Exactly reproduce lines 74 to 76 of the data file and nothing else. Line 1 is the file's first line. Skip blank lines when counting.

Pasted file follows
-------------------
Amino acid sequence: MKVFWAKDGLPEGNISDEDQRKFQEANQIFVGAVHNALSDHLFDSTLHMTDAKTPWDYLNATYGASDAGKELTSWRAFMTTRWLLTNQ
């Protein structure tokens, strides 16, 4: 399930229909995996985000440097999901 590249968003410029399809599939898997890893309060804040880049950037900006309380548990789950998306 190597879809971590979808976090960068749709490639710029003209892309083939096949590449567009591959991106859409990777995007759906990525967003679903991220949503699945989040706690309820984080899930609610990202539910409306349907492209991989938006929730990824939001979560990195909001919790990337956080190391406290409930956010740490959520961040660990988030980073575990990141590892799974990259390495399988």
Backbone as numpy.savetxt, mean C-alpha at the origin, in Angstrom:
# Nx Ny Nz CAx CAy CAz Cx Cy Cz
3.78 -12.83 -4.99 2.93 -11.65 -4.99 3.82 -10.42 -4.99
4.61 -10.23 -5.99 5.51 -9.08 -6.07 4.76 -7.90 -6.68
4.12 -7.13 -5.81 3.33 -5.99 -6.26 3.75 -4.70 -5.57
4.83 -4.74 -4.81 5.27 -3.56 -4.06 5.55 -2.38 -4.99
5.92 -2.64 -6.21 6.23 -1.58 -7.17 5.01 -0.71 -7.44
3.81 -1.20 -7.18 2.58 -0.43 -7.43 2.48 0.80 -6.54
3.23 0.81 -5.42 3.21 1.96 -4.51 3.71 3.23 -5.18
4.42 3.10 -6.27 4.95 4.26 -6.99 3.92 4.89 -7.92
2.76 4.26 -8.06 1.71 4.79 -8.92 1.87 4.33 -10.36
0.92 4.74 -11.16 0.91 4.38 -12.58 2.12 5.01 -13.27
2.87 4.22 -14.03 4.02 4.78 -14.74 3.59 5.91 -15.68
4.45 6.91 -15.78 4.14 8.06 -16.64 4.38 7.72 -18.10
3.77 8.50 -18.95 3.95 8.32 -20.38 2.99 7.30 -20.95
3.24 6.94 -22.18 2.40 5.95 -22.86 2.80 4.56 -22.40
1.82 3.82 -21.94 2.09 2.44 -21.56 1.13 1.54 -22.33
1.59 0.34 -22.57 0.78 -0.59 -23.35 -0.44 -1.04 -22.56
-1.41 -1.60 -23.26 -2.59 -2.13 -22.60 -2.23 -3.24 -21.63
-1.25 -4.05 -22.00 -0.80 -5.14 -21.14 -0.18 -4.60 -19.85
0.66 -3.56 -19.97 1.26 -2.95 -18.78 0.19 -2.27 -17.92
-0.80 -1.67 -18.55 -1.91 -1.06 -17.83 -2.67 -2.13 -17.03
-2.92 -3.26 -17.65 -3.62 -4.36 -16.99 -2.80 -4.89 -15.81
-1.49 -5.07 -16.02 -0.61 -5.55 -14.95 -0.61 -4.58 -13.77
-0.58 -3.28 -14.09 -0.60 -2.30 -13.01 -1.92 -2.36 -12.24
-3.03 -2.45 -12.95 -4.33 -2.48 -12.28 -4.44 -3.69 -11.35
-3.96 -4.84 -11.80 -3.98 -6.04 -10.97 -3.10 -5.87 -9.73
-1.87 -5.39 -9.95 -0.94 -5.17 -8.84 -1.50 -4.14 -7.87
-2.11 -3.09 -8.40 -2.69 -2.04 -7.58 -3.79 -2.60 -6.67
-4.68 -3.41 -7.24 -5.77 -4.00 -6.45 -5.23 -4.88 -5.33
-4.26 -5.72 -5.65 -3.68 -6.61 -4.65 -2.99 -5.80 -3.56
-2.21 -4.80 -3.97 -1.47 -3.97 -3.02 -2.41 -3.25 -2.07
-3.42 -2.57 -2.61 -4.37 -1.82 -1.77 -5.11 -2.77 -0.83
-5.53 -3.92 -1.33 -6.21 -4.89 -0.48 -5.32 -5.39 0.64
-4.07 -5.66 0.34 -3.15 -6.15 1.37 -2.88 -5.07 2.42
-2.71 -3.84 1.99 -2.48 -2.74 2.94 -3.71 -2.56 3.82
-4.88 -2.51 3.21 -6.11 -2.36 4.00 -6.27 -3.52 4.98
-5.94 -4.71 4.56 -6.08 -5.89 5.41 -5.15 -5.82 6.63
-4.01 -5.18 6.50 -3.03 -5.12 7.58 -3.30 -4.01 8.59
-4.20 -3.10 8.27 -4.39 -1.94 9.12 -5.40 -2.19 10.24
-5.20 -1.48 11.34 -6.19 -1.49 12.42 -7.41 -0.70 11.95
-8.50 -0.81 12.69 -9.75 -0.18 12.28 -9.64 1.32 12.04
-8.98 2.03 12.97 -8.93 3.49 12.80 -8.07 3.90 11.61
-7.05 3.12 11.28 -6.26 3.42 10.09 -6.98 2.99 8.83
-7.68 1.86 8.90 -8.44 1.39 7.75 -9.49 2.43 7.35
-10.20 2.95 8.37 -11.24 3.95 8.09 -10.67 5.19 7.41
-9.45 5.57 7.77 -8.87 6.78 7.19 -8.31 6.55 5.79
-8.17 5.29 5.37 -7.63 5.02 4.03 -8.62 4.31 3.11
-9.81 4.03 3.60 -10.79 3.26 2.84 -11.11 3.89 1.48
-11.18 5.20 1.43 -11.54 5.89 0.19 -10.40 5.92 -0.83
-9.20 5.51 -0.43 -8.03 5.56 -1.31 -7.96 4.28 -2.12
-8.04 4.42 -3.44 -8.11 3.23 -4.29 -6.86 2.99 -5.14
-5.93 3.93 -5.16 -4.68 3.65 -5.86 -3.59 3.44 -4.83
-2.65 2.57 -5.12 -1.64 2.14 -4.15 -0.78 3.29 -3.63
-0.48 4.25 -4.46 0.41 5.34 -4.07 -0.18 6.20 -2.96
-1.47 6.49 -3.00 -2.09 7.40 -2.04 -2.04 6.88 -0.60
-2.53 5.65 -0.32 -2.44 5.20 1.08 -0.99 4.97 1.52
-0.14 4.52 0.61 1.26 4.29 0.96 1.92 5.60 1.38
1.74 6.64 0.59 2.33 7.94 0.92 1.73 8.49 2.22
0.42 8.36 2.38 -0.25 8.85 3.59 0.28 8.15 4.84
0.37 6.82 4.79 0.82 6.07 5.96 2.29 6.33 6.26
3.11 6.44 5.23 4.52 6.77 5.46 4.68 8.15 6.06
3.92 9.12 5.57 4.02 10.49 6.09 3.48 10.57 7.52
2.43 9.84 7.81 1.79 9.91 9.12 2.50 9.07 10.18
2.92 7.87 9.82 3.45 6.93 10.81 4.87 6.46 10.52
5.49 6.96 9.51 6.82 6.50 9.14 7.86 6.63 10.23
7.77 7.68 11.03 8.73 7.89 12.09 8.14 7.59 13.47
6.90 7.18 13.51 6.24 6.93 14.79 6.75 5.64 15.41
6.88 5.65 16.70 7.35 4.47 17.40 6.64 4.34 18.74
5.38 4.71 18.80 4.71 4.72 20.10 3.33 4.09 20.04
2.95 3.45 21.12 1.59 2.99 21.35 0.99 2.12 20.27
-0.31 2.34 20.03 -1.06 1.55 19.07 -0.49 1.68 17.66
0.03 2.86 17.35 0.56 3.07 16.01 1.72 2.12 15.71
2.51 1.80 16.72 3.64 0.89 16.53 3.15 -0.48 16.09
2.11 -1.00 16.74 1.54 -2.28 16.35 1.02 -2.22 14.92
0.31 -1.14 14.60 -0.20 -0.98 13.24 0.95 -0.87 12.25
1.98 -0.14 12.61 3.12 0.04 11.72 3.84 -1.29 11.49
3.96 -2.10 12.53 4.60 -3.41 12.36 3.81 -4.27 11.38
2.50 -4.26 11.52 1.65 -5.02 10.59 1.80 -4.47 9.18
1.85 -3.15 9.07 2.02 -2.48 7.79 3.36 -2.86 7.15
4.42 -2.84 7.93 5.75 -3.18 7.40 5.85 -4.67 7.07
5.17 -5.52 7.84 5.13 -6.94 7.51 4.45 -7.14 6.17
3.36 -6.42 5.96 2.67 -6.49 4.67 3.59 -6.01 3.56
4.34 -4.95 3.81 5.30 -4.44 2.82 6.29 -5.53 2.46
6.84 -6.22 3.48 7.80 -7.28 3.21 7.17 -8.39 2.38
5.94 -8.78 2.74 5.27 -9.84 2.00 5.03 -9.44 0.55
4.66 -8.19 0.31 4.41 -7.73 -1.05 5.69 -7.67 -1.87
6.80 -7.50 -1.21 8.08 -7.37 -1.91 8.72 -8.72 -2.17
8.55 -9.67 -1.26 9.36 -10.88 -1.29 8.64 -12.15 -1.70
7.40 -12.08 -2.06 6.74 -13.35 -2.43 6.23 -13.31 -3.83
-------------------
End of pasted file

-0.31 2.34 20.03 -1.06 1.55 19.07 -0.49 1.68 17.66
0.03 2.86 17.35 0.56 3.07 16.01 1.72 2.12 15.71
2.51 1.80 16.72 3.64 0.89 16.53 3.15 -0.48 16.09